(Continued from Poisoned Chalice II)
Peninah is watching television silently in her father’s house. She has already poured her heart out to him, explaining not only what she saw, but what she felt. She feels like a little girl again. Ever since her mother died, it was always the two of them. They have always been there for each other. Or more accurately, he has been there for her. Geoffrey rarely displays emotion. He takes everything stoically.
As she sobbed while explaining the events of the day, he simply listened while stroking her hair. He did not utter a single word. Then she lay on his chest as she did those many years ago. At 46, she is still daddy’s little girl. It is a long time since she became vulnerable to her father because Martin took his place when he married her.
Geoffrey is preparing supper as his daughter watches television. He is an excellent cook. Even when her mother was still alive, her father prepared most of the meals. Being her father’s daughter, she is also a good cook and prepares most of the meals at her home. Martin cannot cook to save his life.
She is thinking about him when the Breaking News headline flashes on the television.
A hospital administrator in Tharaka Nithi is on the run after being accused of assault and attempted rape. Karanga Hospital CEO Martin Ndeke is accused of assaulting and attempting to rape Dr. Patricia Gatiri in his office earlier today. The police are still looking for him. Mr. Ndeke is the husband to celebrated banker Peninah Ndeke.
“Dad! Come and see this!”
Geoffrey walks from the kitchen to the sitting room slowly, defying the urgency in his daughter’s tone.
“What is…” his sentence is cut off midway as he sees the headline.
“Martin? A rapist?”
“He did not do it, dad,” Peninah says emphatically.
“A few minutes ago you said that you did not think he could cheat. You can never defend a person, any person, a hundred percent.”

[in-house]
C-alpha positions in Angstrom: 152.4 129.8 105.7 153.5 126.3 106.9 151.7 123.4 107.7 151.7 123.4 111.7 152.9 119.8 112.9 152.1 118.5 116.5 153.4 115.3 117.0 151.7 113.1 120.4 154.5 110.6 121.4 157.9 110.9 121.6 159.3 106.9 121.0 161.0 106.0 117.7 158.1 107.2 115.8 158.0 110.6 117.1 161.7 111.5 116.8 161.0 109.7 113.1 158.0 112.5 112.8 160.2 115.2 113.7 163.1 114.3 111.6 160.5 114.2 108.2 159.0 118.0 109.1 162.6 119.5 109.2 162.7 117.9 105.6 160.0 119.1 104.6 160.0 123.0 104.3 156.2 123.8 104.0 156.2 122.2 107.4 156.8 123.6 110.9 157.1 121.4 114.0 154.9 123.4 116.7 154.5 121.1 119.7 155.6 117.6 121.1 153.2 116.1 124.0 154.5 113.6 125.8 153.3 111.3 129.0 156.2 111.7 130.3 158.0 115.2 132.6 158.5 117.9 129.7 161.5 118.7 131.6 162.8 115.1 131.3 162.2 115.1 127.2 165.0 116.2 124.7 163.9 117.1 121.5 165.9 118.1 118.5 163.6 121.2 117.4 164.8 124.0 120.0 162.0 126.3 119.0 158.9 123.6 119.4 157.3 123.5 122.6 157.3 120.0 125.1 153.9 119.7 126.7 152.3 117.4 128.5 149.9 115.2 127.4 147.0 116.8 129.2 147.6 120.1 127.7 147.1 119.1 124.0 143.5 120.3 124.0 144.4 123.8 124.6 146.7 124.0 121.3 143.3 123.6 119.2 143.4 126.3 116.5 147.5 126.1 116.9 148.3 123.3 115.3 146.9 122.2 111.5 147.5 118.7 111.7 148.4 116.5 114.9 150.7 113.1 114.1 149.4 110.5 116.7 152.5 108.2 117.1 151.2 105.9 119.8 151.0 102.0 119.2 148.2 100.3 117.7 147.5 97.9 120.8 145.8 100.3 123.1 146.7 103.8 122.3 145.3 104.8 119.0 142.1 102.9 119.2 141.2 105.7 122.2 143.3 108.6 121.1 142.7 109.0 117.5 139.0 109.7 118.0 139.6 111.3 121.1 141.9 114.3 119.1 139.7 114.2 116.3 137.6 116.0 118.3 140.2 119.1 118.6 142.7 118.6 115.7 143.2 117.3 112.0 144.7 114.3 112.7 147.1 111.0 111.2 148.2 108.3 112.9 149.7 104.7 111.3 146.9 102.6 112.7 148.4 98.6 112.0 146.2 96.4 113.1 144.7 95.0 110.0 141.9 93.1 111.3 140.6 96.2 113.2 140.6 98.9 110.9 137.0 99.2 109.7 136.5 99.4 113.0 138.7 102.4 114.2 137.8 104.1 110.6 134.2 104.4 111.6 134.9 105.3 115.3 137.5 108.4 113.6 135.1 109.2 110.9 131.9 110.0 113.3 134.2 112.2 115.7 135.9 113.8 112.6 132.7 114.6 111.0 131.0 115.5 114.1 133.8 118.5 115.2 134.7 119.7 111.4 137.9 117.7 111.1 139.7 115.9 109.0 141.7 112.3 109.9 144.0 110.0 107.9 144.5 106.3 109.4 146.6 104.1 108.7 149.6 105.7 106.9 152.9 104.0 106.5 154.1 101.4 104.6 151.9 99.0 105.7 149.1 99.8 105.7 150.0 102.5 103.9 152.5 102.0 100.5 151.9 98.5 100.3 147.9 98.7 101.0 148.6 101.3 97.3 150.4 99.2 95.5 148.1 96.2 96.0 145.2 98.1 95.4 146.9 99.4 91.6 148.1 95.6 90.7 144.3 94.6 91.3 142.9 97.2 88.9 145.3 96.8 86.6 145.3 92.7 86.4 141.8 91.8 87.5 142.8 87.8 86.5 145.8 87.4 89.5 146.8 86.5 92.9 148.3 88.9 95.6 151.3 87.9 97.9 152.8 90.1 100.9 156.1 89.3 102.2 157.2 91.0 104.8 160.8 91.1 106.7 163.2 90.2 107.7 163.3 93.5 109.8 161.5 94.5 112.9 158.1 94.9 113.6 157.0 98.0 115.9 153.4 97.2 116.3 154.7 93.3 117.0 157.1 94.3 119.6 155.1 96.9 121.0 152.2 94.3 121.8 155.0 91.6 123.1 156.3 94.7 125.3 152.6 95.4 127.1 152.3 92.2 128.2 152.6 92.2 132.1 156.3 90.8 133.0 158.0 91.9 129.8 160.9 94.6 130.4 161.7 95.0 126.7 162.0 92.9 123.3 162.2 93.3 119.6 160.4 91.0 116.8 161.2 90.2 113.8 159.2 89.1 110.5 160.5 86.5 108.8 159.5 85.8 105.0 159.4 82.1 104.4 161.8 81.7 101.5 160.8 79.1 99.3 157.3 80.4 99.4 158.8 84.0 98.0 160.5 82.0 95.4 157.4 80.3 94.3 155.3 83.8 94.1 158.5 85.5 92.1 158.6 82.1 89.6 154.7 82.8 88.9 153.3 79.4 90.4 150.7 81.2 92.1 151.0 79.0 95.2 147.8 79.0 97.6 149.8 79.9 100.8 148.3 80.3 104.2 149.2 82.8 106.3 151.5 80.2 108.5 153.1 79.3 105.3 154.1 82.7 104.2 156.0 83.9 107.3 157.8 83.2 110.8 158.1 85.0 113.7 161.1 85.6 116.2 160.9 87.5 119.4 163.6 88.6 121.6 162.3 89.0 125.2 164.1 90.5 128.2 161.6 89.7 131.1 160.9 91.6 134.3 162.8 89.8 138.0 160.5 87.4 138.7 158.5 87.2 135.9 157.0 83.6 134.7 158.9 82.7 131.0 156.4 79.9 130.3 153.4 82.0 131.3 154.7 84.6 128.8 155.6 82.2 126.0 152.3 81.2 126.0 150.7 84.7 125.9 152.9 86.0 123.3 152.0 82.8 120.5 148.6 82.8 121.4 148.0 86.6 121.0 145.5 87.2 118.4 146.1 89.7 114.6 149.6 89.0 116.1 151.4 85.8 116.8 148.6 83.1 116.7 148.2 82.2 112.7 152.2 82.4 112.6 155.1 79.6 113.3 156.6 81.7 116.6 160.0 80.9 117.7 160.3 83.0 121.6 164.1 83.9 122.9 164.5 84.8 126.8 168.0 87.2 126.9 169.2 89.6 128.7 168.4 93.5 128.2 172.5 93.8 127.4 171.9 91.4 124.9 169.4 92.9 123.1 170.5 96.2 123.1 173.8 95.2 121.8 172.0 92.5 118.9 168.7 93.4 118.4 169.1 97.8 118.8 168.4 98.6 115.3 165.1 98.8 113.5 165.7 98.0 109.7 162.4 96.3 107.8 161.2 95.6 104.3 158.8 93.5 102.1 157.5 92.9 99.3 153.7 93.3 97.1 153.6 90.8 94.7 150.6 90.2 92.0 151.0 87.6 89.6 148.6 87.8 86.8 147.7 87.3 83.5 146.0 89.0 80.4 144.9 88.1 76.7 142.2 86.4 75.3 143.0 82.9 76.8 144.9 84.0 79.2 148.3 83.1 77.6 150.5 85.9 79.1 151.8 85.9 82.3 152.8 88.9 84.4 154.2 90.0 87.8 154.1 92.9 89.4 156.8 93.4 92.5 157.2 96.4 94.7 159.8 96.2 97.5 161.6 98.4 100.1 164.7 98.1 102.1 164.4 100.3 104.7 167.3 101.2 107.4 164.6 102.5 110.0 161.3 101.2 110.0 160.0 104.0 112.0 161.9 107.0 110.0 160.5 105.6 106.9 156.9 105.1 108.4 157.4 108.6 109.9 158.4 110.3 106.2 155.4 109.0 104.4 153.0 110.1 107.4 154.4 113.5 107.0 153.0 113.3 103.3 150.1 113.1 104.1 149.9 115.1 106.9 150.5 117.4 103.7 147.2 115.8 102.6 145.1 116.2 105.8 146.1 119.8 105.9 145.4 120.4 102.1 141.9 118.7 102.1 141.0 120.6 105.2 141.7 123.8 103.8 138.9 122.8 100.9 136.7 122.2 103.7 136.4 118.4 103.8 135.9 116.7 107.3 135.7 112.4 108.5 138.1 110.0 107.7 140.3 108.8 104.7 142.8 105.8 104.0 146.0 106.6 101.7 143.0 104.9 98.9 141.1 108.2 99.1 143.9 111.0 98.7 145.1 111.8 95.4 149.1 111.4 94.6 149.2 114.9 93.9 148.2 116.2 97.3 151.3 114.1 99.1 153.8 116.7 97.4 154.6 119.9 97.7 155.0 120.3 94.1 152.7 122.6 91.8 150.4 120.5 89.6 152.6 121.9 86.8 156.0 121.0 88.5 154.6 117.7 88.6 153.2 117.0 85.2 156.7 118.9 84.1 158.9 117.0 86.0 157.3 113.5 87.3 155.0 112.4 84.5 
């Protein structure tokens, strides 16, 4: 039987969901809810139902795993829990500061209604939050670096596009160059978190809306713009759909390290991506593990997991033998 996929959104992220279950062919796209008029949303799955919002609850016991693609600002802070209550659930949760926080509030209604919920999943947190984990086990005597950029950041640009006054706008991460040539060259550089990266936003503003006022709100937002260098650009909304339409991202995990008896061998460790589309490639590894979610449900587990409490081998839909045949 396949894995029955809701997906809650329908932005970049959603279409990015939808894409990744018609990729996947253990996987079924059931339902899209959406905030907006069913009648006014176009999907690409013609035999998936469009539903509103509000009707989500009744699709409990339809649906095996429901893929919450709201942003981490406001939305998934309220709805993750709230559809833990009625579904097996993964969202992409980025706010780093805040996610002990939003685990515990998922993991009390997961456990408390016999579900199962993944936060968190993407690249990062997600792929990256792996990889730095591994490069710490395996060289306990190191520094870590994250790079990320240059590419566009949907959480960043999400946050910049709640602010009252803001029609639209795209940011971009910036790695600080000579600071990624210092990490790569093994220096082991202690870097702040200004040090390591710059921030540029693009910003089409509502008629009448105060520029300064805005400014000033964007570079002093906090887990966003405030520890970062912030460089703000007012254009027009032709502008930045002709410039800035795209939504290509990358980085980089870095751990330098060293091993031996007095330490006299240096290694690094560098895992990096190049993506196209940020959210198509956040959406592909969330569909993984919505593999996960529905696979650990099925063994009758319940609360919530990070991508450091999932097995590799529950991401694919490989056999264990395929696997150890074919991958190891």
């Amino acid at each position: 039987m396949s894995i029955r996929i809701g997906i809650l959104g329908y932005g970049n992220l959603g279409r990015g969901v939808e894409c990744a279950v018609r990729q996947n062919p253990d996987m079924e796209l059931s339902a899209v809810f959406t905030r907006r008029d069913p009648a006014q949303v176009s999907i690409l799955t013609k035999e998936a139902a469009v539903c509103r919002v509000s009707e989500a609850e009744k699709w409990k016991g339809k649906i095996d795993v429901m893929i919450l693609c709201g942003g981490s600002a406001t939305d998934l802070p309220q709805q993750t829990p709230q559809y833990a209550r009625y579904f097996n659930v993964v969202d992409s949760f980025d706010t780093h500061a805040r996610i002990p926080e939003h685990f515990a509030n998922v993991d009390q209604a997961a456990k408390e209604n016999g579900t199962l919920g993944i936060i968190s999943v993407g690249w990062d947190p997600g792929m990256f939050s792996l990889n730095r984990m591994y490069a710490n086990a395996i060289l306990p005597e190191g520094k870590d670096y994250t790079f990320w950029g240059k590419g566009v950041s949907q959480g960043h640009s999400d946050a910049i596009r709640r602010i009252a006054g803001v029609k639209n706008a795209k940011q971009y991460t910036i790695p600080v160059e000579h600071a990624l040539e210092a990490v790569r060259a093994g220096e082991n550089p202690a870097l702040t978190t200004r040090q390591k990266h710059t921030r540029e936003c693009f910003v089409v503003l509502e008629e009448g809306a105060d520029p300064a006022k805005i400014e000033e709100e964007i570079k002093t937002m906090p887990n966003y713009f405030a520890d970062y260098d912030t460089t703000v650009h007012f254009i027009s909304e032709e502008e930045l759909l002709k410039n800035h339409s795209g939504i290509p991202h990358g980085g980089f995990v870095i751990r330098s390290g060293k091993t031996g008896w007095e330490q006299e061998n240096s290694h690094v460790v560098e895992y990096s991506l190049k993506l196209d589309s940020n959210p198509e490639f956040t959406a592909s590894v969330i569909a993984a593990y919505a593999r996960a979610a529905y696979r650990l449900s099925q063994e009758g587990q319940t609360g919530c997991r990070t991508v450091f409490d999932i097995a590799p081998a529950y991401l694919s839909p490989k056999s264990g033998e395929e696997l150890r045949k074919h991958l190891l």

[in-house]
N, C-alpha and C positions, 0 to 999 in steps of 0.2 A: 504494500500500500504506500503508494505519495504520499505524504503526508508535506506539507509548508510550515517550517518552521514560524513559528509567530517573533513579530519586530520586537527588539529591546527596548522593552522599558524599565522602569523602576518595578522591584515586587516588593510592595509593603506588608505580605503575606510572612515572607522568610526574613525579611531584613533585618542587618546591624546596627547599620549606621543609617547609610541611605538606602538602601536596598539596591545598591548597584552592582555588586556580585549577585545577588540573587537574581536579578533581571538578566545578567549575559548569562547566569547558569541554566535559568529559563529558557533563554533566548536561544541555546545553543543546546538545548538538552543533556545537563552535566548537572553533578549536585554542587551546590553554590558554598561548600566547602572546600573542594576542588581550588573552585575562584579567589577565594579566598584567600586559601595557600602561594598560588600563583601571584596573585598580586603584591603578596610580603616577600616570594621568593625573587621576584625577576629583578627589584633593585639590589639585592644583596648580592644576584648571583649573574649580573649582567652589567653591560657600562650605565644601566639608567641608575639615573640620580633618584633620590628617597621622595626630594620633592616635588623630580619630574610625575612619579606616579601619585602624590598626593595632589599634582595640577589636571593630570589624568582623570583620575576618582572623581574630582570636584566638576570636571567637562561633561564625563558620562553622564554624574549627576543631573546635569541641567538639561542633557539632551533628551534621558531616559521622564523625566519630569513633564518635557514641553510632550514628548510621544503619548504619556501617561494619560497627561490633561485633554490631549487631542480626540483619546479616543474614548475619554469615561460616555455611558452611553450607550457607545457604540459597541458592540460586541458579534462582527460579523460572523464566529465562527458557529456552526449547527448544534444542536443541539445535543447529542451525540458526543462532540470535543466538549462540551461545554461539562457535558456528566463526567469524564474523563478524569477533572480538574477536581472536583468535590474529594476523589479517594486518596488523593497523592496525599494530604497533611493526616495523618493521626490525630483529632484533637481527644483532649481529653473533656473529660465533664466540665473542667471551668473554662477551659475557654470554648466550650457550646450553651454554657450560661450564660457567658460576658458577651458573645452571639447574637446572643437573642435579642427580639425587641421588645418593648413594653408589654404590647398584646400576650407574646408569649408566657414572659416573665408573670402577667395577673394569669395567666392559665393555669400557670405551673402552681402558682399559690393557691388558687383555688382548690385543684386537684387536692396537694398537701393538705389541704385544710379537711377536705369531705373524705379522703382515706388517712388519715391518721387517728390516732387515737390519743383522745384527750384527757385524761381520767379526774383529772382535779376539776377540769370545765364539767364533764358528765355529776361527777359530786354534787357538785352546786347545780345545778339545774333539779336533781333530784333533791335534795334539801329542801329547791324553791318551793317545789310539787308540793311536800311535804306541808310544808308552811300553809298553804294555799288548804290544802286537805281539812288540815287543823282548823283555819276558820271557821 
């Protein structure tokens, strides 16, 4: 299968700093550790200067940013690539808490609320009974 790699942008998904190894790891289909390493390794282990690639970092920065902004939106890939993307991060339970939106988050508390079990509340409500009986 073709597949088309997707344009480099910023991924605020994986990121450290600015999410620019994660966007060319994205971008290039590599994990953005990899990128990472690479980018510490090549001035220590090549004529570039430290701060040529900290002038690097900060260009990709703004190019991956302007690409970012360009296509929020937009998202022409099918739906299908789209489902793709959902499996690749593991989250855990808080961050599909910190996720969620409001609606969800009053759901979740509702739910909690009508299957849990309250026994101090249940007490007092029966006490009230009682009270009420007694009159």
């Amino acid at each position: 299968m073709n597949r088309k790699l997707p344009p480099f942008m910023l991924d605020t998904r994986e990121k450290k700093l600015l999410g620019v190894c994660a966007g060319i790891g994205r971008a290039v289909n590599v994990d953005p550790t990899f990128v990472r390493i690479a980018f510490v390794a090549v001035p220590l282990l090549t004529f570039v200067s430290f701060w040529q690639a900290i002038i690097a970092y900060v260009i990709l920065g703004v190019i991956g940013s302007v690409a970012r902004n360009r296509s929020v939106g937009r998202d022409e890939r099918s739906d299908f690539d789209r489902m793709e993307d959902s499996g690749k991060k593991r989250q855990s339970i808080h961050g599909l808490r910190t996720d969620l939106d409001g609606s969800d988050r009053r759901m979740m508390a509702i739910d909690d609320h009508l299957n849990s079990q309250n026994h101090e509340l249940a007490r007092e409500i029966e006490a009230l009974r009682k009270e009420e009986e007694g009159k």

“I was there dad. I saw him with that girl. He was not forcing her. She was sitting on his lap and her hands were cupping his face as they kissed. That is not the posture of someone being raped.”
“Maybe she just wanted to be kissed but after you left he tried to force her into having sex with him,”
“Unlikely. He followed me home. I could see him in the side mirror. When I came here he turned and went to our house,”
Geoffrey ponders this for a while.
“Then that is indeed very strange,”
Martin is roughed up as he is taken into the cells. The cops take his shoes, his belt, his tie, and his keys. He left his phone at his house. He is thrown into a filthy cell. Immediately he gets in, he steps on something wet that he suspects to be urine. The room is full of drunkards, some singing, some snoring, some hurling insults at imaginary enemies. If there are sober people in that room, he cannot tell. It is pitch dark. Karanga Police cells are infamous for their filth.
He wonders how he will survive the night. He is hungry, tired and sleepy but at the stinking room is filling him with nausea. How things can change in hours! A few hours ago he was in his posh office strategizing on how to make Karanga Hospital the best hospital in the region. Now he is in a dingy cell, unsure of what the future holds.
After what looks like an eternity, but what may have been less than an hour, his name is called out. A young policeman walks him out of the cell and takes him to a well-lit area. To his surprise, it is Douglas, a young man Peninah had employed at the farm many years ago. Douglas was an orphan who had dropped out of school after KCPE. He did not have school fees to proceed. By the time Peninah found him, he was working as a casual farmhand around the village and had given up all hope of continuing with his education.
Peninah gave him the job of collecting eggs and sorting them. Then she enrolled him at Karanga Mixed Day Secondary School. The following year, Martin and Peninah decided that he needed to go to boarding school, so Martin admitted him at Karanga Boys High School where he was the principal. Martin and Peninah personally paid his fee and did his shopping. He scored a C+ in KCSE and decided to be a policeman. He attended a recruitment exercise and qualified. The last time they talked he was working in Makueni and had promised to visit them.
“Douglas! What are you doing here?”
“I work here now,”